Even though it’s worth buying just for “Snap Your Fingers, Snap Your Neck,” all of “Cleansing” is completely solid, with not one bad song. You’re just not metal unless you own some Prong, and if you’re new to the band, start here (because this is probably their best work). And even if you don’t own it (for some odd reason), at least give Prong props for helping to keep metal alive in the Nineties.

    Posted on March 6, 2010 - Permalink - Buy Now
  • How anyone could compare Cleansing to Kill ‘Em All is beyond me. But when they preface the only fast song on the CD with “slow heavy groove of…” then you know they must be listening to something else. Also calling it “noisy”. It’s only one of the tightest sounding recordings in all of metal. There is absolute zero studio excess on this CD. It’s very dry and slams at high volume.
    This is an iconic album and along with Roots, Vulgar Display of Power, In The Meantime, Burn My Eyes will stand the test of time and never get old.

    Prong are the evolution of Killing Joke into metal. Even though Killing Joke are still around and still great, Prong took the torch they dropped in the late 80’s and created a great mix of Metal and industrial like starkness.
    I agree that at first listens the 2nd half of the CD doesn’t have the immediate fire and hook of the first half but over time those latter songs became undiscovered gems to me as they give the CD diversity that helps it last.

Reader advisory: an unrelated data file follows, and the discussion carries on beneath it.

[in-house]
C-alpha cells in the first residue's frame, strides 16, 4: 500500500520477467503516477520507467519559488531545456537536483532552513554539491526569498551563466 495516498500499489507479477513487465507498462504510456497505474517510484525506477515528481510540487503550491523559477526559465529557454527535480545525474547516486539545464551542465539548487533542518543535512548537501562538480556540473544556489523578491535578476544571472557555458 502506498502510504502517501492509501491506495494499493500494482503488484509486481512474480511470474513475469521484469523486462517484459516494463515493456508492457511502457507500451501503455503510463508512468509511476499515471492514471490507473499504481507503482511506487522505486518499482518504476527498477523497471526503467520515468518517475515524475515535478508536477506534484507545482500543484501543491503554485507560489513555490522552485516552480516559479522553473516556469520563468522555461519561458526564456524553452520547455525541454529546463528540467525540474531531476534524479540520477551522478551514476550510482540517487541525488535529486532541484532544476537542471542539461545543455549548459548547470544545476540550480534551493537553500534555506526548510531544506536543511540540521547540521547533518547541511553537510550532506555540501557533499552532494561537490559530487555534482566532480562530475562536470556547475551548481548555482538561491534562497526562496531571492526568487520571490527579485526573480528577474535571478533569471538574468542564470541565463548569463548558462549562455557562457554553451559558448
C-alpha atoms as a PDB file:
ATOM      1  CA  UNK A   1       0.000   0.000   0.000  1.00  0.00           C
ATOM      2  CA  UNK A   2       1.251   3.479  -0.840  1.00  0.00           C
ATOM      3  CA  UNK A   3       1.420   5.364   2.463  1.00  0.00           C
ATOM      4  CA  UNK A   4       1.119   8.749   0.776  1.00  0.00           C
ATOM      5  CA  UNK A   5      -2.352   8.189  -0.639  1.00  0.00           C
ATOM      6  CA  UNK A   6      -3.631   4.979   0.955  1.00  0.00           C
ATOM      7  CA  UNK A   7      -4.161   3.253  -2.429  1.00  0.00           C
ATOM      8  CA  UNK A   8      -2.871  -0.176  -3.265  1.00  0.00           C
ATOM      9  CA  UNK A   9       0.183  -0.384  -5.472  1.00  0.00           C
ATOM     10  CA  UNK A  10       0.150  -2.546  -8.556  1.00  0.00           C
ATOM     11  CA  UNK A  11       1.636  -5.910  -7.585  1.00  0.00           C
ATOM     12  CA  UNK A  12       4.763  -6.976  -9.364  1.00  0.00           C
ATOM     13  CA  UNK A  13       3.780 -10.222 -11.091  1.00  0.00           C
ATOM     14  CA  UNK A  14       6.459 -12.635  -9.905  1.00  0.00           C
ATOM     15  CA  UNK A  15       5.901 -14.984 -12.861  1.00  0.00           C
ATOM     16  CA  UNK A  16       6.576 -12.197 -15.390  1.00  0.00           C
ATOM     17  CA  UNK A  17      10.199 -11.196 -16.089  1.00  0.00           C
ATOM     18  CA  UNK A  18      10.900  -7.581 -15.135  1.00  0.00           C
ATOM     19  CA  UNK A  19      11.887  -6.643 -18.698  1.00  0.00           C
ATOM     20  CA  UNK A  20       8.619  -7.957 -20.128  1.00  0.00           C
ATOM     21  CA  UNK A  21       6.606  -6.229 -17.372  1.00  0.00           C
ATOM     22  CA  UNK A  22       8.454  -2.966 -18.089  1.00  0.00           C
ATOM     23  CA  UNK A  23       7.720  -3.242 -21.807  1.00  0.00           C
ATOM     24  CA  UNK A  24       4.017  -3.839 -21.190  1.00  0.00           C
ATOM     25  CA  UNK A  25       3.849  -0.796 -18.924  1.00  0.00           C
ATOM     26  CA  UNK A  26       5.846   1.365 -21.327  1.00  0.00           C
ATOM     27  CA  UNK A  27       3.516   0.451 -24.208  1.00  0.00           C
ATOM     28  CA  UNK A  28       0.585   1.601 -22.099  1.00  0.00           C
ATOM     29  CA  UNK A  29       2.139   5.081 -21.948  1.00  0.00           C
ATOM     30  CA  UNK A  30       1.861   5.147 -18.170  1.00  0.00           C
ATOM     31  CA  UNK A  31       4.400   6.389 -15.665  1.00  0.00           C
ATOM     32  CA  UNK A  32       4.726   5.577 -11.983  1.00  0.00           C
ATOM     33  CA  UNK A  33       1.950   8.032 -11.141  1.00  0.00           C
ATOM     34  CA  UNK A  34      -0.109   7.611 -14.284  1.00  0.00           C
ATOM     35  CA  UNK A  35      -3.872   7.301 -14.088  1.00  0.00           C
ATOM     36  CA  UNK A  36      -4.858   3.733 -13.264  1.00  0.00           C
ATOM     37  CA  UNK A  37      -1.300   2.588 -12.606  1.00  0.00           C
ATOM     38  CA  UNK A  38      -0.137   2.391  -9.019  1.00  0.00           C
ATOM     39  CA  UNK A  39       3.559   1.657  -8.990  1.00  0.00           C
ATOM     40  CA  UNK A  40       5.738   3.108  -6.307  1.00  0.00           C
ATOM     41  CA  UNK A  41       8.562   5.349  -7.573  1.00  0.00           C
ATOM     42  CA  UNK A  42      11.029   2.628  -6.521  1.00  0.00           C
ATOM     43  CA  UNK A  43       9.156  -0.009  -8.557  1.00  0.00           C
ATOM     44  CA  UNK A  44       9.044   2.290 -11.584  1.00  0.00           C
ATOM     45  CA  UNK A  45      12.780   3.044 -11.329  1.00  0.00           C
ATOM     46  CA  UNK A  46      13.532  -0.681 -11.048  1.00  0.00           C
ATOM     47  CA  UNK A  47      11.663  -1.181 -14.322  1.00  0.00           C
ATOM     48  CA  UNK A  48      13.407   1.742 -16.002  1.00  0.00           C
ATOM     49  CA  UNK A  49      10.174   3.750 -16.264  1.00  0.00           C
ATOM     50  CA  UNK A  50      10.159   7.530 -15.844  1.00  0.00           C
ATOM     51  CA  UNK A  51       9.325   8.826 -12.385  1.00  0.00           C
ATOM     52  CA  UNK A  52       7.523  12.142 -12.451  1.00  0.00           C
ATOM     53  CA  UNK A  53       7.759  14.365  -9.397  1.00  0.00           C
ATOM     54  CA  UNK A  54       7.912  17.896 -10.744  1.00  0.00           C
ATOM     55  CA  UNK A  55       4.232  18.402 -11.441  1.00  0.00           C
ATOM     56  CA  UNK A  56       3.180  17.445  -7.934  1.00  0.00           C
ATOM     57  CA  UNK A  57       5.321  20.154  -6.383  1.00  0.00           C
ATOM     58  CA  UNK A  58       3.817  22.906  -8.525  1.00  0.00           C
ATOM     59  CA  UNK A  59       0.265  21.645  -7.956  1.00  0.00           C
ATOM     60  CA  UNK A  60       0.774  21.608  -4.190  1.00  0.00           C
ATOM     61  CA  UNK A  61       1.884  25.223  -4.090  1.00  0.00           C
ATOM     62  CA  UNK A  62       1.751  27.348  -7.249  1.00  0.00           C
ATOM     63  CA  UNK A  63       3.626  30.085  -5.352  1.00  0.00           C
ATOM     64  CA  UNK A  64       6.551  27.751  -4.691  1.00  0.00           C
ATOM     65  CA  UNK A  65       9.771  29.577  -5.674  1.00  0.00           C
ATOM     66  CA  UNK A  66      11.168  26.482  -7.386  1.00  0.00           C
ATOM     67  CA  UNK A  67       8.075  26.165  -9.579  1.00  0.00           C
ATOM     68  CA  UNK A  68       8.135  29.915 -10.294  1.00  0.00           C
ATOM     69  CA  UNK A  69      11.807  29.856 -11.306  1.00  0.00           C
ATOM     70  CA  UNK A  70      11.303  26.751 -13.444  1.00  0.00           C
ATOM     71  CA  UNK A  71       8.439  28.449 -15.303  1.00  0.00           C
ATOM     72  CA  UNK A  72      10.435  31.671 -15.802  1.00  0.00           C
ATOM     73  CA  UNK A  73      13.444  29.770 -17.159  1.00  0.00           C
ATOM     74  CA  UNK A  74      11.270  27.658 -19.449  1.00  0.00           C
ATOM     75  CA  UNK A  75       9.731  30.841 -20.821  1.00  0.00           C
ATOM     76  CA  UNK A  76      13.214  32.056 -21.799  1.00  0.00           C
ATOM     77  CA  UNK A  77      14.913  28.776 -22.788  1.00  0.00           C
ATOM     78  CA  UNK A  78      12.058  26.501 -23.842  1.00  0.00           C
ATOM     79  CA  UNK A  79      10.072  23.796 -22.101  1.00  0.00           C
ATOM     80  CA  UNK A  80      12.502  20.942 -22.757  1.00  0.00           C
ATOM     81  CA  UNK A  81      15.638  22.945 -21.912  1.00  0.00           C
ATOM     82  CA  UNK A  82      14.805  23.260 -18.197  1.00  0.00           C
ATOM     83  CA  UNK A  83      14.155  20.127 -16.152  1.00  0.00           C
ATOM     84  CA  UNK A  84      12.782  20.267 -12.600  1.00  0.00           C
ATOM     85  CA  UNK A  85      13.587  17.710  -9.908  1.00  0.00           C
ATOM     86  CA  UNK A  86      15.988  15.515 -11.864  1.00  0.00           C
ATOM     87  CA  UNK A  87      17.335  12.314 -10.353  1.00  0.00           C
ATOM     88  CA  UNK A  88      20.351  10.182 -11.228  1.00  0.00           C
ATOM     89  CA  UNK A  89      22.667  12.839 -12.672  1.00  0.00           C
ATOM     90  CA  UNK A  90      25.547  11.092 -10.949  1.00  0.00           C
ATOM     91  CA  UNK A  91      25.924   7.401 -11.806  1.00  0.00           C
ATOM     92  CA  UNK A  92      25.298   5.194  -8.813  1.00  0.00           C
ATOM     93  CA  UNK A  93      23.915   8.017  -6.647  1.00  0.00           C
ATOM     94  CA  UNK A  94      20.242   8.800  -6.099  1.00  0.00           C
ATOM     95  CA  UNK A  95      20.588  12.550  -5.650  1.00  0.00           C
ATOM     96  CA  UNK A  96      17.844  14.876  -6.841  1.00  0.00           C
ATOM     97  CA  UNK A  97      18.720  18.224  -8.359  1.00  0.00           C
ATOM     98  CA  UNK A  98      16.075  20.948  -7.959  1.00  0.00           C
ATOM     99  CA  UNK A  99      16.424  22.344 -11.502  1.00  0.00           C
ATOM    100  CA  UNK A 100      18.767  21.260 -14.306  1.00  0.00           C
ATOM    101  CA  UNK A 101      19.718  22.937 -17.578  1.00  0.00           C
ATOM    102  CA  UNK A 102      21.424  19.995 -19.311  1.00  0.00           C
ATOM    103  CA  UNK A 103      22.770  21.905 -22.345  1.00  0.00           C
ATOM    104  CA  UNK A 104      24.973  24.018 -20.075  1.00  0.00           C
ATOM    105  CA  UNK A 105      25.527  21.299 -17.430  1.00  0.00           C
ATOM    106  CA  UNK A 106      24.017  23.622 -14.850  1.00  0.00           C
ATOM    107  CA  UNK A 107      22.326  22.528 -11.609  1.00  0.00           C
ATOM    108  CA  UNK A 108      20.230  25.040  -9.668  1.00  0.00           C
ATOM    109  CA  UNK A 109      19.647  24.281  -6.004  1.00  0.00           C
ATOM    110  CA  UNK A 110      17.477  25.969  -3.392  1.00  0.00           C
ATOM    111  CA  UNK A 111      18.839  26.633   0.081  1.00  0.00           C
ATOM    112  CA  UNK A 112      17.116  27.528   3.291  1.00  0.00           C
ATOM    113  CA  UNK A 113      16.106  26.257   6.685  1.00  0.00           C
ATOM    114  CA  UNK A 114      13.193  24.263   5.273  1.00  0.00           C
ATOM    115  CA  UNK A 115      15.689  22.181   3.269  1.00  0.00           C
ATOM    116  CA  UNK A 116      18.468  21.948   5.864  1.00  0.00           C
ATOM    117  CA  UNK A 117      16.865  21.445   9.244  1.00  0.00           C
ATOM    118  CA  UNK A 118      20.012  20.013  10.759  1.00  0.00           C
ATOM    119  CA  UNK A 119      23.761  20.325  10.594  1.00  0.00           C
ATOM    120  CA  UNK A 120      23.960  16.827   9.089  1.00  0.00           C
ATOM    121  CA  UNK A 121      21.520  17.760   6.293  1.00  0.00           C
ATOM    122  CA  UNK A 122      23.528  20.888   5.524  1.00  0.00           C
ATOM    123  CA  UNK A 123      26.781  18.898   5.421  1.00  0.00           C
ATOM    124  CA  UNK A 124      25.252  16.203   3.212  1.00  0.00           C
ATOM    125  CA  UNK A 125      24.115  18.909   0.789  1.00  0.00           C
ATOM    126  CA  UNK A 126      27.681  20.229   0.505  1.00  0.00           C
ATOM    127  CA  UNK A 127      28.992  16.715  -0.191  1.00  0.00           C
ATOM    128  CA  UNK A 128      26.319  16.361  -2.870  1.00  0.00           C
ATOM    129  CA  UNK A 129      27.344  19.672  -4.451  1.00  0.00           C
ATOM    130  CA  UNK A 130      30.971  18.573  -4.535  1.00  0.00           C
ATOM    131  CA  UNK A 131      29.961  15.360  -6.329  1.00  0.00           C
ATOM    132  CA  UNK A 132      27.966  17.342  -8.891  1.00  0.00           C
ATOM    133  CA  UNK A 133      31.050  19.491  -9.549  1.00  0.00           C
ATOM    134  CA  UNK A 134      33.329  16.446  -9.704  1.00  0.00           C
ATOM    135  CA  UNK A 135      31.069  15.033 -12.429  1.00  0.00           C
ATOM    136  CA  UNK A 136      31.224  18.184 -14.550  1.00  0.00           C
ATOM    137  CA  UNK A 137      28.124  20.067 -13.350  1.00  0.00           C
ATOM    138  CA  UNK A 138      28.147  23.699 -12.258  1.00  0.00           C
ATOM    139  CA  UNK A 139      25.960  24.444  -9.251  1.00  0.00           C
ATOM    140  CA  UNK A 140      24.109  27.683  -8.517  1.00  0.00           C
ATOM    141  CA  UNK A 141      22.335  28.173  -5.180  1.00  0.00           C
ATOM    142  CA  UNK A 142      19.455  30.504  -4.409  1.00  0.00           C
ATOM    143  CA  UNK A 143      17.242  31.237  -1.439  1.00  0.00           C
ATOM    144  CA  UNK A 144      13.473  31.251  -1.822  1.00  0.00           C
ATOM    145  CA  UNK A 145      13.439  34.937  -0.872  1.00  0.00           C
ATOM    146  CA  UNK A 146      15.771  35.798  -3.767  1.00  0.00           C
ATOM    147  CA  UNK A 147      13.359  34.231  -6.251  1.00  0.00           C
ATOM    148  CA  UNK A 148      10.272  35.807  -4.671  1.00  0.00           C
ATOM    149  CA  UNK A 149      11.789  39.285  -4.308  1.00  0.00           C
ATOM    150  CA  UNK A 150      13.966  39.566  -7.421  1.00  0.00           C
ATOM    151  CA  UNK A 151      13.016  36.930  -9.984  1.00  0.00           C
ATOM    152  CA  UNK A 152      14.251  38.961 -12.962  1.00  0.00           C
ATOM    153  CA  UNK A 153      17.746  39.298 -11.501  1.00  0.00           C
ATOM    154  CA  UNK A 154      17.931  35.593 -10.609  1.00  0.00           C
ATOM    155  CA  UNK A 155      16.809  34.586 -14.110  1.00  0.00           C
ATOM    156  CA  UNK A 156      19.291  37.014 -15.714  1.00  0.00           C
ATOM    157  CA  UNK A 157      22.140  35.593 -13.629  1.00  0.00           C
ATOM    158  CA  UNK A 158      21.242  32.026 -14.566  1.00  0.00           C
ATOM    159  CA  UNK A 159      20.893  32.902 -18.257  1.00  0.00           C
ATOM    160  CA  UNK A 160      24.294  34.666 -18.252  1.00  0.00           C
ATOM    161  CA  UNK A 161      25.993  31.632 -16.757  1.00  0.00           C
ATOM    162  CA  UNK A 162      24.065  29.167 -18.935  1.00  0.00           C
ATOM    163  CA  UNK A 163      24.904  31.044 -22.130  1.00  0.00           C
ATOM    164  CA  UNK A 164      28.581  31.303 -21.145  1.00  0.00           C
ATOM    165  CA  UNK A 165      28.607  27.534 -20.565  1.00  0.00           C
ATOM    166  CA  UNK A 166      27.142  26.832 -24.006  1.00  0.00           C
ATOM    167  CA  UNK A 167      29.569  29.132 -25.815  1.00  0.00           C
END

It’s interesting that in retrospect some of the best metal recordings to be made came at a time when the banners yelled metal is dead, long live alternative. No wonder metal is “mostly” lame now as it’s so prominent and popular that it’s fallen into the mass produced masses. A band like Avenged Sevenfold is no different to me than the Goo Goo Dolls or any female pop singer.
    Prong will never be in the same show as Christine Aguilera. Metallica would though *sigh*

    Posted on March 6, 2010 - Permalink - Buy Now
  • Anyone on this page will do well to ignore the editorial review from Amazon. Prong is just another one of the countless metal bands that had an extremely underrated career and never got the recognition they deserved; much like bands like Helmet, Faith No More, Corrosion of Conformity, Biohazard, etc., and while “Cleansing” isn’t perfect, it’s still exceptional metal listening. Laced with some jazz/blues-esque grooves, “Cleansing” is probably the best album to come from this band masterminded by Tommy Victor, with “Whose Fist is This Anyway?”, “Snap Your Fingers, Snap Your Neck”, “Cut-Rate”, and “No Question” being solid tracks, even if it does wear thin towards the second half of the disc and some of the songs outstay their welcome. Despite that, Prong was just one of the many ignored and underrated bands that deserved attention while pretenders like Korn and Limp Bizkit blew up, and if your a fan of Pantera, Slayer, Helmet, or COC, then you should definitely give Prong a try.

    Posted on March 5, 2010 - Permalink - Buy Now